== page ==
Employers need to ‘think differently’ to attract millennials, says Jonathan Lee Recruitment
Competitive salaries, flexible working and continuous development are the key factors businesses must address in order to attract and retain the best young talent.
That’s according to David Woakes (pictured), group business development manager at Jonathan Lee Recruitment, who believes that employers need to ‘think differently’ and offer millennials a career opportunity rather than a job for life.
He said, “By next year, more than 50 per cent of the workforce will be made up of millennials. This is a socially confident generation with technology at the forefront of their lives. They have grown up with a very different political and economic backdrop to that of Generation X and, as you would expect, their priorities and aspirations are different.”
This generation is riding a wave of uncertainty, and this is likely to continue with Brexit still unresolved. For them, a job-for-life is an urban myth. In an ‘on-demand’ world, they are used to instant gratification.
Woakes added, “Many employers are frustrated that they have spent time and money recruiting Millennials, simply for them to move on every two to three years as a matter of course. But, it seems, this is the nature of millennials’ career progression, and rather than becoming frustrated, employers must address it head on.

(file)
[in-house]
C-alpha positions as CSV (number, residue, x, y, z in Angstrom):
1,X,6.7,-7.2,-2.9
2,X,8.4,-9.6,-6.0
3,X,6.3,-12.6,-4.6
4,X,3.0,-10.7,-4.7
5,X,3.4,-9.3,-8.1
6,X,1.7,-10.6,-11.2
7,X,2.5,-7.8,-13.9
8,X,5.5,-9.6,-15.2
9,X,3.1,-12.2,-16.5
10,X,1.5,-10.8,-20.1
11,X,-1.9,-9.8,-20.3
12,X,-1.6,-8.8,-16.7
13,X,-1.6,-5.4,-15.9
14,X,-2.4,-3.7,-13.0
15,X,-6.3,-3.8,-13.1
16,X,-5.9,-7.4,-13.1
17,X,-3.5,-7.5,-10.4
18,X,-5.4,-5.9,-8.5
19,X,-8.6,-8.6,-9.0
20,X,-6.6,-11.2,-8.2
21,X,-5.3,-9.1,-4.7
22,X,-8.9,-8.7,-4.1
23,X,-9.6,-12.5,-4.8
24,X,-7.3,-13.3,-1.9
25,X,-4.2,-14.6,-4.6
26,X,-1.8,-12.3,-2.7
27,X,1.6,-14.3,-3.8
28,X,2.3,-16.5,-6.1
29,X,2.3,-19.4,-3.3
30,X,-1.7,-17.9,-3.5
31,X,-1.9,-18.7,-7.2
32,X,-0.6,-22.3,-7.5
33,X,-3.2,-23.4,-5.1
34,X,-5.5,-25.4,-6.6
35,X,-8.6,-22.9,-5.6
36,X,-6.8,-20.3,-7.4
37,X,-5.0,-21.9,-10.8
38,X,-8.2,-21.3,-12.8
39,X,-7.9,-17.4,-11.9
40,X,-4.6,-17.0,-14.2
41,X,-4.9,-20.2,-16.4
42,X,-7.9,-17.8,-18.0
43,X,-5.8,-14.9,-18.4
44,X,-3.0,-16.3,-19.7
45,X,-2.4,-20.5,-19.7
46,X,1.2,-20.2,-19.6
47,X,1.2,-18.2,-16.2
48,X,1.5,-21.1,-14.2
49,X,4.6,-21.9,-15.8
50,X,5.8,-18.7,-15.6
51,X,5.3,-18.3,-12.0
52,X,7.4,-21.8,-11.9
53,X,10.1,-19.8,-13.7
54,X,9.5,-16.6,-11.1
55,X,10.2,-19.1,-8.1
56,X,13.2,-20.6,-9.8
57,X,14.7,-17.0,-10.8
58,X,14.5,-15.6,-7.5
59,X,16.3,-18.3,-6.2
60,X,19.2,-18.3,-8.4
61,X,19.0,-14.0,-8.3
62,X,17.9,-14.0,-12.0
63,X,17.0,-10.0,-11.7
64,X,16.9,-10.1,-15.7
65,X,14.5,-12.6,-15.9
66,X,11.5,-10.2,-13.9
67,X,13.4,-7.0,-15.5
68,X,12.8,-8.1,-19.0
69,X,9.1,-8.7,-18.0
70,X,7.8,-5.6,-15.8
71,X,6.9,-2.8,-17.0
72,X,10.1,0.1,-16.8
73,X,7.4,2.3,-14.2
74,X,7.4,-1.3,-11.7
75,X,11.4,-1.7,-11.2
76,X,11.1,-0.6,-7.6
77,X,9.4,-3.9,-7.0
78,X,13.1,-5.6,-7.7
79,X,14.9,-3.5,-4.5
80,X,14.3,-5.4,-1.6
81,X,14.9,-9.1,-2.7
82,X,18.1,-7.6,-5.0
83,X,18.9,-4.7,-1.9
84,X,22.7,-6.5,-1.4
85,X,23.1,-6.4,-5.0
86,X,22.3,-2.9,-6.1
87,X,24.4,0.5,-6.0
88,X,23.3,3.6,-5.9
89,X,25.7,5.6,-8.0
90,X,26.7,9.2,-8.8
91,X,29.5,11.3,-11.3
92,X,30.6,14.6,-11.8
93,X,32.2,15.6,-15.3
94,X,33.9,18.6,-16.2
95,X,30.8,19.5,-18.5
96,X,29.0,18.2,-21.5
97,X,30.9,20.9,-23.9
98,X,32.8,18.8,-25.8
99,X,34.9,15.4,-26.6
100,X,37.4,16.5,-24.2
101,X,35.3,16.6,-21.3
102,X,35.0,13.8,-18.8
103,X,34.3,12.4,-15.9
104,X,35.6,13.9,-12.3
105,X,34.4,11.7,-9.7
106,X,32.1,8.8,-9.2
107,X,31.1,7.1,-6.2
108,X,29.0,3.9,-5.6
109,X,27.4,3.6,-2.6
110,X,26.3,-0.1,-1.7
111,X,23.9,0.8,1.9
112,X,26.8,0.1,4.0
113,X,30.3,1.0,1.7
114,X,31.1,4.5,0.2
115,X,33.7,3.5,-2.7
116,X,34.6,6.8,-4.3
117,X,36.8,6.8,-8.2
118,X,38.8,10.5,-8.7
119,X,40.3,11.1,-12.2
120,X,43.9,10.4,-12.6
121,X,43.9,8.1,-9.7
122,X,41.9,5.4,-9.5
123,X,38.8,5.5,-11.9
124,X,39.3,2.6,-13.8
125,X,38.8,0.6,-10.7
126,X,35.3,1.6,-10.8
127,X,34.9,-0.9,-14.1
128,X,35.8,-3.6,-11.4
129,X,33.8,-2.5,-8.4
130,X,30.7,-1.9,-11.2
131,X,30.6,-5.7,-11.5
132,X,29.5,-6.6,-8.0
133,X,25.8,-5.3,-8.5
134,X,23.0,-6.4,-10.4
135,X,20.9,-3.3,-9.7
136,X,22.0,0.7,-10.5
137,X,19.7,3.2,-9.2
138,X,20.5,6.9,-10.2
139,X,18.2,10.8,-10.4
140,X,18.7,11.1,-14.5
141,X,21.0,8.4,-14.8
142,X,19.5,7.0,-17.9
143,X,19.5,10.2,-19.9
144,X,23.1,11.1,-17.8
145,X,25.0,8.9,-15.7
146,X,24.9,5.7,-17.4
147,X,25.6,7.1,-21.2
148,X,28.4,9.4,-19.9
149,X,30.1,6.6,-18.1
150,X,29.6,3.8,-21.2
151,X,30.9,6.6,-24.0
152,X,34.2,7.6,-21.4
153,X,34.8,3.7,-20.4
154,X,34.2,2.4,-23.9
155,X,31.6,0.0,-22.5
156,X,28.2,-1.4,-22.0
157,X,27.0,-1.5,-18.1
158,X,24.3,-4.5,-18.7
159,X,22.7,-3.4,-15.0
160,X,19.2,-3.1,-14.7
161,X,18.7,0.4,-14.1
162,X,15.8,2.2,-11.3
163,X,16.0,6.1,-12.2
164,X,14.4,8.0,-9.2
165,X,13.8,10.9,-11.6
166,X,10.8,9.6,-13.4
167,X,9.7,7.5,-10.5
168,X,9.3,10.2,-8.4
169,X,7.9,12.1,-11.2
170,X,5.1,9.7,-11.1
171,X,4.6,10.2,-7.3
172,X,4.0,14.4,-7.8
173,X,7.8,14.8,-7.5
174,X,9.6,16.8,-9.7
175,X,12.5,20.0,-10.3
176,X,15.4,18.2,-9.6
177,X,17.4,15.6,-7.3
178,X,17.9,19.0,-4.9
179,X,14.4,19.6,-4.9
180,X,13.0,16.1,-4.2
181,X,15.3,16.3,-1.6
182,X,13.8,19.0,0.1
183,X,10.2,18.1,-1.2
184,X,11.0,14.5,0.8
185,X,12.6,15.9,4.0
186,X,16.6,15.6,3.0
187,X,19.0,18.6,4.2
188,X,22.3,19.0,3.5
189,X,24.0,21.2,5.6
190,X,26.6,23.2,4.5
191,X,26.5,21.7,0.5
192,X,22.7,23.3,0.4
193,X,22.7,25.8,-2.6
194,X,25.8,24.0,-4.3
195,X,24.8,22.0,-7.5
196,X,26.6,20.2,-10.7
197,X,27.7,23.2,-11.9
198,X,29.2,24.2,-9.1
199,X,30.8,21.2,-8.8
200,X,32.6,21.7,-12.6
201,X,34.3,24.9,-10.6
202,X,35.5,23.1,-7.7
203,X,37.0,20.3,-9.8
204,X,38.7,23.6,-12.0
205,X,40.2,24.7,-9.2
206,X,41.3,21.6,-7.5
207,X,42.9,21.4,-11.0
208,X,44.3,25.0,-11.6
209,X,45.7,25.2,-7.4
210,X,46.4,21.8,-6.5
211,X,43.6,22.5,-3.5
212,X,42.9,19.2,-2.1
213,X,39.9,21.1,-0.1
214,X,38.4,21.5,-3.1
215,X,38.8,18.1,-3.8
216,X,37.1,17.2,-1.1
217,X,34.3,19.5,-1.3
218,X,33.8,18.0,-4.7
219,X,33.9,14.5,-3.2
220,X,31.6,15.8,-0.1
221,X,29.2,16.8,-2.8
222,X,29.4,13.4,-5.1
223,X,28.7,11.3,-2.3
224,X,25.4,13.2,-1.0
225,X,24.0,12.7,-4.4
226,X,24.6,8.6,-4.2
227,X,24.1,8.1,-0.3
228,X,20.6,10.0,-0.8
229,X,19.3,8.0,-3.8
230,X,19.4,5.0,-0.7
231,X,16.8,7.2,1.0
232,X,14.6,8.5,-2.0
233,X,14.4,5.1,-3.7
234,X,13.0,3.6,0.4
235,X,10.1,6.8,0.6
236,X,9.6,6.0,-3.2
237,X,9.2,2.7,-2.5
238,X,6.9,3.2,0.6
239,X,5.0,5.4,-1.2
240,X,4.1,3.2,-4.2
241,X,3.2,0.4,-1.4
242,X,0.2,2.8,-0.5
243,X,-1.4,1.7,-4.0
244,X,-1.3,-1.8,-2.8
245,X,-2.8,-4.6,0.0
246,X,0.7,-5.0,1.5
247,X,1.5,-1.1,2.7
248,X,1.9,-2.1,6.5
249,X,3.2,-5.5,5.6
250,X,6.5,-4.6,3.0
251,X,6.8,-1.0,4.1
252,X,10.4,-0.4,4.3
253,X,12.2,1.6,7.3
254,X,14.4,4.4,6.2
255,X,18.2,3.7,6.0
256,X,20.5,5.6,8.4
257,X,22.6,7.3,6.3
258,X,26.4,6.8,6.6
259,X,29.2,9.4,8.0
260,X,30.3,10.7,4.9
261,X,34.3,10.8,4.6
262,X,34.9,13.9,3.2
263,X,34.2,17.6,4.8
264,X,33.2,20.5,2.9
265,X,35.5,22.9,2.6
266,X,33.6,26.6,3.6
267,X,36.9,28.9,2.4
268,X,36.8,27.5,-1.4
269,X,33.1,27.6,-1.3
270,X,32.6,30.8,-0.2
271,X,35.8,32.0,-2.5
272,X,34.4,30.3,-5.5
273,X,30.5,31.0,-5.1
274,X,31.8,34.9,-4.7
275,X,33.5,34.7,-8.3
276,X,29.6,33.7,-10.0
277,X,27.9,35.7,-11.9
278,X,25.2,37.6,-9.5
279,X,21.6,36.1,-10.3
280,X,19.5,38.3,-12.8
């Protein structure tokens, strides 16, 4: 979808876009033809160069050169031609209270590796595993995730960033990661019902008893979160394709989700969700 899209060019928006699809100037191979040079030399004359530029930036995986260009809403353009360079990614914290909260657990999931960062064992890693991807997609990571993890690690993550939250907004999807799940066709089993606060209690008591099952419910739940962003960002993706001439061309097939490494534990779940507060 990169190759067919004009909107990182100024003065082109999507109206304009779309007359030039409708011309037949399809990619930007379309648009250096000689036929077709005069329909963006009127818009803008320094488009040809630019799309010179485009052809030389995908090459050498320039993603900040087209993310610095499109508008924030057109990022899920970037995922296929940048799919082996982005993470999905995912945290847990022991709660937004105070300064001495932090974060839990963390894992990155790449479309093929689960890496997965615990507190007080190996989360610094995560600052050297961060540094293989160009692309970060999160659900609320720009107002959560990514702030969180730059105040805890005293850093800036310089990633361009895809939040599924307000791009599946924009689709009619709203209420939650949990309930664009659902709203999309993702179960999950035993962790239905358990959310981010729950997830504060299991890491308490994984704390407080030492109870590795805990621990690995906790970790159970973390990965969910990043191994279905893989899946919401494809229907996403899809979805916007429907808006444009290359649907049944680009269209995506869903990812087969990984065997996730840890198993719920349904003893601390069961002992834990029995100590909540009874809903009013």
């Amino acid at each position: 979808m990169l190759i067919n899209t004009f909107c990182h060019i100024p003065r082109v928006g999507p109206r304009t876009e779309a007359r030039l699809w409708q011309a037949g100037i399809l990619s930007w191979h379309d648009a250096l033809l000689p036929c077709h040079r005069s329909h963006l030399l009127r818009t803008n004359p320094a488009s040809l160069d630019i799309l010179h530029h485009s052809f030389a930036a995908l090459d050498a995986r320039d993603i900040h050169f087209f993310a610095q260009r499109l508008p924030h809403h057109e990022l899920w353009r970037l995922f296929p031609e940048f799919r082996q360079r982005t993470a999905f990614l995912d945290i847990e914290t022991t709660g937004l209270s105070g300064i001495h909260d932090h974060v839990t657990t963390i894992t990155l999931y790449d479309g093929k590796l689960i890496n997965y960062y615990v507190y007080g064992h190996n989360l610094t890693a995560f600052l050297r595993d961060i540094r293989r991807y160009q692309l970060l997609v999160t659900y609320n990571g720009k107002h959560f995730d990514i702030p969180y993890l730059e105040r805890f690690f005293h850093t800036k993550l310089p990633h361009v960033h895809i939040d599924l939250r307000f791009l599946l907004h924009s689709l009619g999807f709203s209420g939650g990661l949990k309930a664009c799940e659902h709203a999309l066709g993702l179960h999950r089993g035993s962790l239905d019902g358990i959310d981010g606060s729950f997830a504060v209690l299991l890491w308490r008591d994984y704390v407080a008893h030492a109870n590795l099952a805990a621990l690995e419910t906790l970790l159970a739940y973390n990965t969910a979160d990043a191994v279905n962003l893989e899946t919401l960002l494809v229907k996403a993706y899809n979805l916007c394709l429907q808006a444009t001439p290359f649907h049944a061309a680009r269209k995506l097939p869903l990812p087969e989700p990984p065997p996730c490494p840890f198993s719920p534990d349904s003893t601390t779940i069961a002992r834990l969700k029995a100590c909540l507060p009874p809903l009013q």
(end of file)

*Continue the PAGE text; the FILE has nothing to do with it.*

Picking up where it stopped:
“Millennials are independent, resourceful thinkers as well as innovative problem solvers who demand development. Businesses can retain them if they are shown an exciting career path. They need challenges and mental stimulation as well as the freedom to think laterally, and to come up with new ways to deliver business goals.”
There are employers who are successfully doing just that, according to Woakes, and the three key factors setting those employers apart are:
- They attract, and engage with, a new workforce by demonstrating and delivering a career path of continued growth and challenge
- They encourage innovation and creative thinking, whilst balancing this with learning from the wider team, creating trust and team spirit, knowledge sharing and transfer of skills
He commented, “Work-life balance is probably the most important factor to the millennial generation, that and a salary to facilitate their chosen lifestyle. They are less interested in pensions and company cars, and more interested in competitive salaries, working the hours that suit them, working from home, hot-desking and flexibility.
“Employers must look at how they can recognise the priorities and preferences of millennials and meet them halfway. It won’t be long before they are reaping the rewards of their innovation, aspiration and rejuvenation.”